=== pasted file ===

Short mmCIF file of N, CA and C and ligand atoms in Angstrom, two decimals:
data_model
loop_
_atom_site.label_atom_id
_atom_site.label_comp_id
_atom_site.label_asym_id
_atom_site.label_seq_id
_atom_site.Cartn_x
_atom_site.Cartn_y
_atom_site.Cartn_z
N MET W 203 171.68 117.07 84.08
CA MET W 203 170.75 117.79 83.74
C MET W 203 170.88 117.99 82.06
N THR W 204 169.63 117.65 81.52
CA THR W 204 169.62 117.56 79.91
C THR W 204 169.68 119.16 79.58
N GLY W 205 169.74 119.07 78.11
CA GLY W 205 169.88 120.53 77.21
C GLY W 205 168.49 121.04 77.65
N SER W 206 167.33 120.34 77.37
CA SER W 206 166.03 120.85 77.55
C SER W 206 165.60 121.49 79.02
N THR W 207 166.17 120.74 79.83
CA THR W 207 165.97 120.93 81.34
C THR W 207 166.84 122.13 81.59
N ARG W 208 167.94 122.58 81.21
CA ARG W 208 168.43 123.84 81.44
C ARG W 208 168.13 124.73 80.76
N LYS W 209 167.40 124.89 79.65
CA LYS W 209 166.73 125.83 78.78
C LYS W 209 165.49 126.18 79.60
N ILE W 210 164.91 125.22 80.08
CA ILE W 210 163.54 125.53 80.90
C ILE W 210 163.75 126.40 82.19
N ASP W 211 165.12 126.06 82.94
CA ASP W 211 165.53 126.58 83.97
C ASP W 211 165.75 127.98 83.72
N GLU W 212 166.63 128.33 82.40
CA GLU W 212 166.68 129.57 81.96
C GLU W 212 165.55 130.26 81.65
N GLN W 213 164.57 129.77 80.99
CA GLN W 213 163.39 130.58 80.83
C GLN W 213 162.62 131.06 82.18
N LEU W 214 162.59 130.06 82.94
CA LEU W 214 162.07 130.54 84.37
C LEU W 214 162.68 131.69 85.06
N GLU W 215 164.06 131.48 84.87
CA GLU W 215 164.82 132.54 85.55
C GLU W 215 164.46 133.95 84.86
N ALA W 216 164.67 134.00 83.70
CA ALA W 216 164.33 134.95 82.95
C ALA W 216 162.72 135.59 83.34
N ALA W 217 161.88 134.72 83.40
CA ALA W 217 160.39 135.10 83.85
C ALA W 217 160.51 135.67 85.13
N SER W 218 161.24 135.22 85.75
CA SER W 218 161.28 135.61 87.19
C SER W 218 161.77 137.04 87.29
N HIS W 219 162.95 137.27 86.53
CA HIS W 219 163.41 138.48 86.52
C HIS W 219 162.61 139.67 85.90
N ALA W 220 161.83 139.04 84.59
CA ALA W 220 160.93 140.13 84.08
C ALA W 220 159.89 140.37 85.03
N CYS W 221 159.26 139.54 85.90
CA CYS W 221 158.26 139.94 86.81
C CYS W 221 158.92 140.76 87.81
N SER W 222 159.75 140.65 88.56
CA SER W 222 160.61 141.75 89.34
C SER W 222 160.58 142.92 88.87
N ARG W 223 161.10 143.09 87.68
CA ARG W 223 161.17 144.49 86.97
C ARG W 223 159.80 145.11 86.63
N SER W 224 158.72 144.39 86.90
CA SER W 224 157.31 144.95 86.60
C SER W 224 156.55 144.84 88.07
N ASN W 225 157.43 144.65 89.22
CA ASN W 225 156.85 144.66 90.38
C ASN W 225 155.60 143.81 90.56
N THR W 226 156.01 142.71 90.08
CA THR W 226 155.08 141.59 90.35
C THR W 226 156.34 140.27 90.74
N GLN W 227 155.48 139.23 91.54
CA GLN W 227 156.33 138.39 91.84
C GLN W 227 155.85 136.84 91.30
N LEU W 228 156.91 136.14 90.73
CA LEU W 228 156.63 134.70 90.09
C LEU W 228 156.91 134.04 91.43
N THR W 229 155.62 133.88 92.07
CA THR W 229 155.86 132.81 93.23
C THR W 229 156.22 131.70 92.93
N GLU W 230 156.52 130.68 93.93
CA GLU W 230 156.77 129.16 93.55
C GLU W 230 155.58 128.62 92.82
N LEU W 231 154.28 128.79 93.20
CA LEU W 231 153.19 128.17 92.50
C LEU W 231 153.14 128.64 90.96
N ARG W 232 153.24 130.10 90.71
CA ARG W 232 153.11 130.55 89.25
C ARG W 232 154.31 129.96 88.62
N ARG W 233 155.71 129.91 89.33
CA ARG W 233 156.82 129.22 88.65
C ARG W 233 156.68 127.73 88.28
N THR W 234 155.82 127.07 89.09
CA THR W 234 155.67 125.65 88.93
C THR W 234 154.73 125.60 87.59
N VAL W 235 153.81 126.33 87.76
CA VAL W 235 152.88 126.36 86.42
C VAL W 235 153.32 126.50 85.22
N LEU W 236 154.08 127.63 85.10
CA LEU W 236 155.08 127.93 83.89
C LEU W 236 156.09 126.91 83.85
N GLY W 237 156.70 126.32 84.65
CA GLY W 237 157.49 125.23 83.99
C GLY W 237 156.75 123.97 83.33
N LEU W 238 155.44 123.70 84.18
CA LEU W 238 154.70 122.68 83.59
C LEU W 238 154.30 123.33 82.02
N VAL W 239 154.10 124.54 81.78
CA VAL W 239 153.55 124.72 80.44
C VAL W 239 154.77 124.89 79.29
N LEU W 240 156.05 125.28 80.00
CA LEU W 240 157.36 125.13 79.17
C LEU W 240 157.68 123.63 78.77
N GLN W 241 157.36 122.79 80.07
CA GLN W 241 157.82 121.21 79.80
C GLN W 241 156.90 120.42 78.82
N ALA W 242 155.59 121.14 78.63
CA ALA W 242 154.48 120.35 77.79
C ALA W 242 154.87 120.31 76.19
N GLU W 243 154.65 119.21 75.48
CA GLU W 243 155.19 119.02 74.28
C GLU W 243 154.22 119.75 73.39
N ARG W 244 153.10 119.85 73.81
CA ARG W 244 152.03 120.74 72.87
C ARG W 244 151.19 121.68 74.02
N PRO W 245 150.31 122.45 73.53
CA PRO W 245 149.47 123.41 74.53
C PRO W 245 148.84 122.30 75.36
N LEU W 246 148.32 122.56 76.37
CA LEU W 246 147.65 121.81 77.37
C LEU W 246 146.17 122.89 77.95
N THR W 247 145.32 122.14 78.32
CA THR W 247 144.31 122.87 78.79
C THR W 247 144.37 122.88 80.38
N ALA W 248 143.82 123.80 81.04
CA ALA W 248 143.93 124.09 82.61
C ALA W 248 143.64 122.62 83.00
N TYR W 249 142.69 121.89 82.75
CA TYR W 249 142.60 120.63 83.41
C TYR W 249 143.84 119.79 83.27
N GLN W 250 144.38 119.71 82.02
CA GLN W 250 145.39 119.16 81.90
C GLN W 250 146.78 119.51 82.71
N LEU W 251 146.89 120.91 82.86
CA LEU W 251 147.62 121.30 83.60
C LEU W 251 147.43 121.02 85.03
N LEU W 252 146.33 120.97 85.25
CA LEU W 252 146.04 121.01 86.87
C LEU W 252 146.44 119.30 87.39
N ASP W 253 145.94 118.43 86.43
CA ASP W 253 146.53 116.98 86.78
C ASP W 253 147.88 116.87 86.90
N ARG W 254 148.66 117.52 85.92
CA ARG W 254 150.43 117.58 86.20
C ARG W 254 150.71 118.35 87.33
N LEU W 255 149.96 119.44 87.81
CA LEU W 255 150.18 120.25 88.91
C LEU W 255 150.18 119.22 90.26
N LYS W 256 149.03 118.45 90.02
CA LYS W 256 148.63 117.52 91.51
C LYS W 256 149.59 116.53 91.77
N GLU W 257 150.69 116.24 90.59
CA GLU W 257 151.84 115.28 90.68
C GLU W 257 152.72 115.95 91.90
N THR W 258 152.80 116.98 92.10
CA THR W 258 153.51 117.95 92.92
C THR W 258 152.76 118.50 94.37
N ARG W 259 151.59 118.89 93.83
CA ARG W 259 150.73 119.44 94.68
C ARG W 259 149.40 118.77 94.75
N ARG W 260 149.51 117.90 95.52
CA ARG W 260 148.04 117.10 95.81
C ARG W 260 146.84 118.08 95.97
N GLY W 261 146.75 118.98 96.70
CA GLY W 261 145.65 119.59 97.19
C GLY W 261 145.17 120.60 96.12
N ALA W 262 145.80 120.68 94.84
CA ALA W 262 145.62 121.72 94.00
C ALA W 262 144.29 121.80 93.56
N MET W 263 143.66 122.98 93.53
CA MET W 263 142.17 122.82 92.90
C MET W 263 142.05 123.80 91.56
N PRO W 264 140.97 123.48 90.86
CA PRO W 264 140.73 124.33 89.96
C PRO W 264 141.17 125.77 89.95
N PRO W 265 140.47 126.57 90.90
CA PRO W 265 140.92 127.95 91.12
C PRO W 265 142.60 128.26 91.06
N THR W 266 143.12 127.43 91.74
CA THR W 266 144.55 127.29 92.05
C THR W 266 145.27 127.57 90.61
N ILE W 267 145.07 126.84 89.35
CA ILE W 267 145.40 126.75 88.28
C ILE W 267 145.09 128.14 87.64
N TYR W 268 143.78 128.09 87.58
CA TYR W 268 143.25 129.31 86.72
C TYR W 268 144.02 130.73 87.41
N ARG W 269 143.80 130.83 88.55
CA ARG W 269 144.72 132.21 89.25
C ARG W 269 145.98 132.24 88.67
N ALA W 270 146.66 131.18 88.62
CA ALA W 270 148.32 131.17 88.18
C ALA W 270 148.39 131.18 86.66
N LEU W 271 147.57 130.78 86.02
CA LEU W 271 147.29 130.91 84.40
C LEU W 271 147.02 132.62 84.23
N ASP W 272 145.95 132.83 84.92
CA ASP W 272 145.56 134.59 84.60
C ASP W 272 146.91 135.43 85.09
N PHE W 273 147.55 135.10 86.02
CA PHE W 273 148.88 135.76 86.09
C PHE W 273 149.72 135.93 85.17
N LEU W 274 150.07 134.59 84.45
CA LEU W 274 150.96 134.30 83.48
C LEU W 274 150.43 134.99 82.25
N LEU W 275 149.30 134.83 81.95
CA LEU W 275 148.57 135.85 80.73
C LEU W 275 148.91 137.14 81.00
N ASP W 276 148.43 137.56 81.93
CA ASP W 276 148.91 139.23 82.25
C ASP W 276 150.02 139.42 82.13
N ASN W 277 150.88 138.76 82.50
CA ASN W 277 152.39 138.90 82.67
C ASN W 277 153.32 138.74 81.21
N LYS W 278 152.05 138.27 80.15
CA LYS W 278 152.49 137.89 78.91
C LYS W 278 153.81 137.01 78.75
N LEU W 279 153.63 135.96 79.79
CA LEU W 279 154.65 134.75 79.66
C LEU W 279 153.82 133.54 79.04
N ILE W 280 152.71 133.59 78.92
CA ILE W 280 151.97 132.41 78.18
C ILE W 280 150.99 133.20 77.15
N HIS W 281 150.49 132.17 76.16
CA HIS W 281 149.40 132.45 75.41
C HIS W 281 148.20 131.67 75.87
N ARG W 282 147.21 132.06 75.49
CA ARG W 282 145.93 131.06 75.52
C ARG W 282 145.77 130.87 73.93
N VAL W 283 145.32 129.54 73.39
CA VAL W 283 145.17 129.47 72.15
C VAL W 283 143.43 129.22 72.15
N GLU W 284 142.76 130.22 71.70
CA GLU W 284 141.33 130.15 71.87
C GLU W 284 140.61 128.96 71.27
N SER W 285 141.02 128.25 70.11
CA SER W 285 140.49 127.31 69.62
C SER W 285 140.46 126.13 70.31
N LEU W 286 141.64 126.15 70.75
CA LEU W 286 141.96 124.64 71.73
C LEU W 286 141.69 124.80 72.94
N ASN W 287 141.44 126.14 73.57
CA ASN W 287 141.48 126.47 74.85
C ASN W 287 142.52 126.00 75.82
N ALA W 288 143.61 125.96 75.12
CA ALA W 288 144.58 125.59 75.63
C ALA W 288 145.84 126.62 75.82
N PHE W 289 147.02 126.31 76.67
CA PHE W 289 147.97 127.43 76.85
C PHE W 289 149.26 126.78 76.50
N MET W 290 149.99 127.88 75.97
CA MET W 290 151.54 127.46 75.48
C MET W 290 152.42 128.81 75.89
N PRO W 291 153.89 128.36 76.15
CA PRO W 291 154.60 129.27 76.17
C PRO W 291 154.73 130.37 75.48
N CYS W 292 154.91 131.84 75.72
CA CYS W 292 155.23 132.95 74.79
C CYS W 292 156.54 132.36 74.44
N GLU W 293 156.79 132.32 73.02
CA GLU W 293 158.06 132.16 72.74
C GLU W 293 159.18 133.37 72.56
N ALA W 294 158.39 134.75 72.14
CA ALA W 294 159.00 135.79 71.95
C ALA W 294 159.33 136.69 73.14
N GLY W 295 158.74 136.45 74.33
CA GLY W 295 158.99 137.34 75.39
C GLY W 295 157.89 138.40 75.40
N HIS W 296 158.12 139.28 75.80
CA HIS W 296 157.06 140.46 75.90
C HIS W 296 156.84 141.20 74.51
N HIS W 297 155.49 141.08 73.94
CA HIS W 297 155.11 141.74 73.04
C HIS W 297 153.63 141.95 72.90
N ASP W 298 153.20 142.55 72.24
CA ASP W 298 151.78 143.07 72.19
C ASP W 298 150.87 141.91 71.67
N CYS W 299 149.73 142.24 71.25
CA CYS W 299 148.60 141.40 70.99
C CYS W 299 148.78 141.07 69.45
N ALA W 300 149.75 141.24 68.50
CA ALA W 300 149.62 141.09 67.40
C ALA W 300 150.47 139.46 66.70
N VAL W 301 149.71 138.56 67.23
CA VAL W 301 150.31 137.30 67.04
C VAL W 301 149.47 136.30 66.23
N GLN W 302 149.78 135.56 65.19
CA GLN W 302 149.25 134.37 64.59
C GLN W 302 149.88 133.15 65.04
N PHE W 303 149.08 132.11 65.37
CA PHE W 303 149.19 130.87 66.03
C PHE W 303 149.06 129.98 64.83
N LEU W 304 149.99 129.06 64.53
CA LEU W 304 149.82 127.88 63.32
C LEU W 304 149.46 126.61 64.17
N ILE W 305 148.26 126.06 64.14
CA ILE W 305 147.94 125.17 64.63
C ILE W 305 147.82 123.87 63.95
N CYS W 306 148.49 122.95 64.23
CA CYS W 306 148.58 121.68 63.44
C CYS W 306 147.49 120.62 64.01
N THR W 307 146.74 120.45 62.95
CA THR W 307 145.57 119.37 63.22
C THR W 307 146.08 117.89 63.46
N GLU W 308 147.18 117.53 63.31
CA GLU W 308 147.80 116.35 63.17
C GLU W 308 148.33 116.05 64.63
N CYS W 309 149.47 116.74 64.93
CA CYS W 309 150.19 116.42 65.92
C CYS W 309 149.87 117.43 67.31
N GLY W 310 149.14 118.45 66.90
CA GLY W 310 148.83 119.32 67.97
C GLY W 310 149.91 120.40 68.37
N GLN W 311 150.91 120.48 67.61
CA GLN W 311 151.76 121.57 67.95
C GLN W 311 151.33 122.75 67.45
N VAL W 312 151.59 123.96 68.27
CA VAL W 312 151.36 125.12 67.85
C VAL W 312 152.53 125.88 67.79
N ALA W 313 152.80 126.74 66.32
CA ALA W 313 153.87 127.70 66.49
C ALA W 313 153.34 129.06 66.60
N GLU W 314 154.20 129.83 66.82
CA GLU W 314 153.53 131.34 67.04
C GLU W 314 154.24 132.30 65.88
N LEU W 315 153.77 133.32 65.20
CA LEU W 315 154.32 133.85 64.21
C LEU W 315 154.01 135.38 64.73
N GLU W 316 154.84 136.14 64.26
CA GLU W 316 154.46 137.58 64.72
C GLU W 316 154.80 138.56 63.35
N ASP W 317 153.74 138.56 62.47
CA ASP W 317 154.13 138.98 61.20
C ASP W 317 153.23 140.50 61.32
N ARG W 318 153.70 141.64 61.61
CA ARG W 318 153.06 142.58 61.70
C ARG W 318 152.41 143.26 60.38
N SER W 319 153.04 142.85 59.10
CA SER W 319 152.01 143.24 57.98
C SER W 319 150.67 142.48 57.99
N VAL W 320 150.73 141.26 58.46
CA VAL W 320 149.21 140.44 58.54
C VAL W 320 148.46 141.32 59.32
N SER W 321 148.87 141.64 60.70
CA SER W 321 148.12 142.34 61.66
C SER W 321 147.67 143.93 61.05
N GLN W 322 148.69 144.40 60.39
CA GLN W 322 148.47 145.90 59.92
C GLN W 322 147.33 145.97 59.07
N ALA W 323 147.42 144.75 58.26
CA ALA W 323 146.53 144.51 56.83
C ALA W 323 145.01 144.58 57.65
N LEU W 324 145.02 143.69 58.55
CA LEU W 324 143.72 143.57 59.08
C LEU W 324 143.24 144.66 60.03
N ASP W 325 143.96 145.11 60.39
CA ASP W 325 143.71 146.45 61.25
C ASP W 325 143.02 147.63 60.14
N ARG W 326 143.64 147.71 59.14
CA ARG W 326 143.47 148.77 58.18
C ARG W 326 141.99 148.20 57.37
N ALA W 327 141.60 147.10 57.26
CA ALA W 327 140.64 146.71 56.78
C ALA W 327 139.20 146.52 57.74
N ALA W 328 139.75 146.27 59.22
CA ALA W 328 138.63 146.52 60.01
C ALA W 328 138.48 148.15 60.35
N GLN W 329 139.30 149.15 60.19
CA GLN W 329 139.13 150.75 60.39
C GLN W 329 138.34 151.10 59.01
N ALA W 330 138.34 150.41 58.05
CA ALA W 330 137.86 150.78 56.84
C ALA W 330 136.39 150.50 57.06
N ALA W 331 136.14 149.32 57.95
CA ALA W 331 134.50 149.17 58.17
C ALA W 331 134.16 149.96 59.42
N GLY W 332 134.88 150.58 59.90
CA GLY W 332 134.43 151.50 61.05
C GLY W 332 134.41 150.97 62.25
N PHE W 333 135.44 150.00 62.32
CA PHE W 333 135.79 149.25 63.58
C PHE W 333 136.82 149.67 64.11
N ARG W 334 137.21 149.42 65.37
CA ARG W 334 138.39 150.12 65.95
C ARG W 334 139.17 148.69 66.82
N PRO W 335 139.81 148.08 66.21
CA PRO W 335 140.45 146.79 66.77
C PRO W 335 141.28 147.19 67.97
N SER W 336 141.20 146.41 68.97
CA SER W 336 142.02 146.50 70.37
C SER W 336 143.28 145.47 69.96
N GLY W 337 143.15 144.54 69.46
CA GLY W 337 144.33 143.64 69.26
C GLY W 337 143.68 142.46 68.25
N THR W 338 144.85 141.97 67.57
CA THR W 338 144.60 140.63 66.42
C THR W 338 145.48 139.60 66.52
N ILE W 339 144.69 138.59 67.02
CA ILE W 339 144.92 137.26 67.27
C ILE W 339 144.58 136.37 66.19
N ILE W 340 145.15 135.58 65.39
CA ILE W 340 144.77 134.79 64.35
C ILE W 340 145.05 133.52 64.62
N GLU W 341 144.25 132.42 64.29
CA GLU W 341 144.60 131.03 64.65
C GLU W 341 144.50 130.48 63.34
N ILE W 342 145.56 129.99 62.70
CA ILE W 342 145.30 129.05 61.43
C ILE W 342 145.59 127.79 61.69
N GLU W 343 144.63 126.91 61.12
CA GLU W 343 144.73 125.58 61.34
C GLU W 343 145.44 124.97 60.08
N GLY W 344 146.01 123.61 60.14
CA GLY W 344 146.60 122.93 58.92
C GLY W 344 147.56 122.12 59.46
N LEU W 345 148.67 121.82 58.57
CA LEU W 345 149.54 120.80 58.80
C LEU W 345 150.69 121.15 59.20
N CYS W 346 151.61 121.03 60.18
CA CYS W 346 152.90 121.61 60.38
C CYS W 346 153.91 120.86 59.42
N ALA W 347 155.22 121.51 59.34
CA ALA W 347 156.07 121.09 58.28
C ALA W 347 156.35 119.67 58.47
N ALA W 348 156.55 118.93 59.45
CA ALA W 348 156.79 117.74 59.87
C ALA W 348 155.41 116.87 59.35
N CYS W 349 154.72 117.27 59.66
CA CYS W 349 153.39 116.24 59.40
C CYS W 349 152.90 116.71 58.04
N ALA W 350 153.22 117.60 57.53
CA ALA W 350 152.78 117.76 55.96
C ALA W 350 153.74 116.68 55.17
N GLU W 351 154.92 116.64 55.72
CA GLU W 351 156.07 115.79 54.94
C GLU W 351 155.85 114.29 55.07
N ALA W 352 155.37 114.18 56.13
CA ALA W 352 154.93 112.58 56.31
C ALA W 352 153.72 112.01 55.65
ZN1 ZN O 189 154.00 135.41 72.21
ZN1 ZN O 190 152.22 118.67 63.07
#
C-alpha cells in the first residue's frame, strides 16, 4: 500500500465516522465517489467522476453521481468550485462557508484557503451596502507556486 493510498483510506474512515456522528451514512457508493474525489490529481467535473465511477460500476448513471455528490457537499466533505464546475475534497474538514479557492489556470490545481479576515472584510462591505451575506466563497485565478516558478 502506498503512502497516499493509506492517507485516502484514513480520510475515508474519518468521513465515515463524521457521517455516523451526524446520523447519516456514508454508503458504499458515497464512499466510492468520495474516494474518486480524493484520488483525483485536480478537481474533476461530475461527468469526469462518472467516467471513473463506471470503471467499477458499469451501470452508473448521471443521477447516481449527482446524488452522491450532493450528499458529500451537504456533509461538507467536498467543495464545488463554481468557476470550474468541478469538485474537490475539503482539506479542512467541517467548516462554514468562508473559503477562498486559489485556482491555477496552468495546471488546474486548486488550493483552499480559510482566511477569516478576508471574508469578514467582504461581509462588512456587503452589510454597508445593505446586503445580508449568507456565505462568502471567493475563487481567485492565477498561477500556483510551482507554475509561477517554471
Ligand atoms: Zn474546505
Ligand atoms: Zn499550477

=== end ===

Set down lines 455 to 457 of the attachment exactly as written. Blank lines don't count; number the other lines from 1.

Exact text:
N GLU W 351 154.92 116.64 55.72
CA GLU W 351 156.07 115.79 54.94
C GLU W 351 155.85 114.29 55.07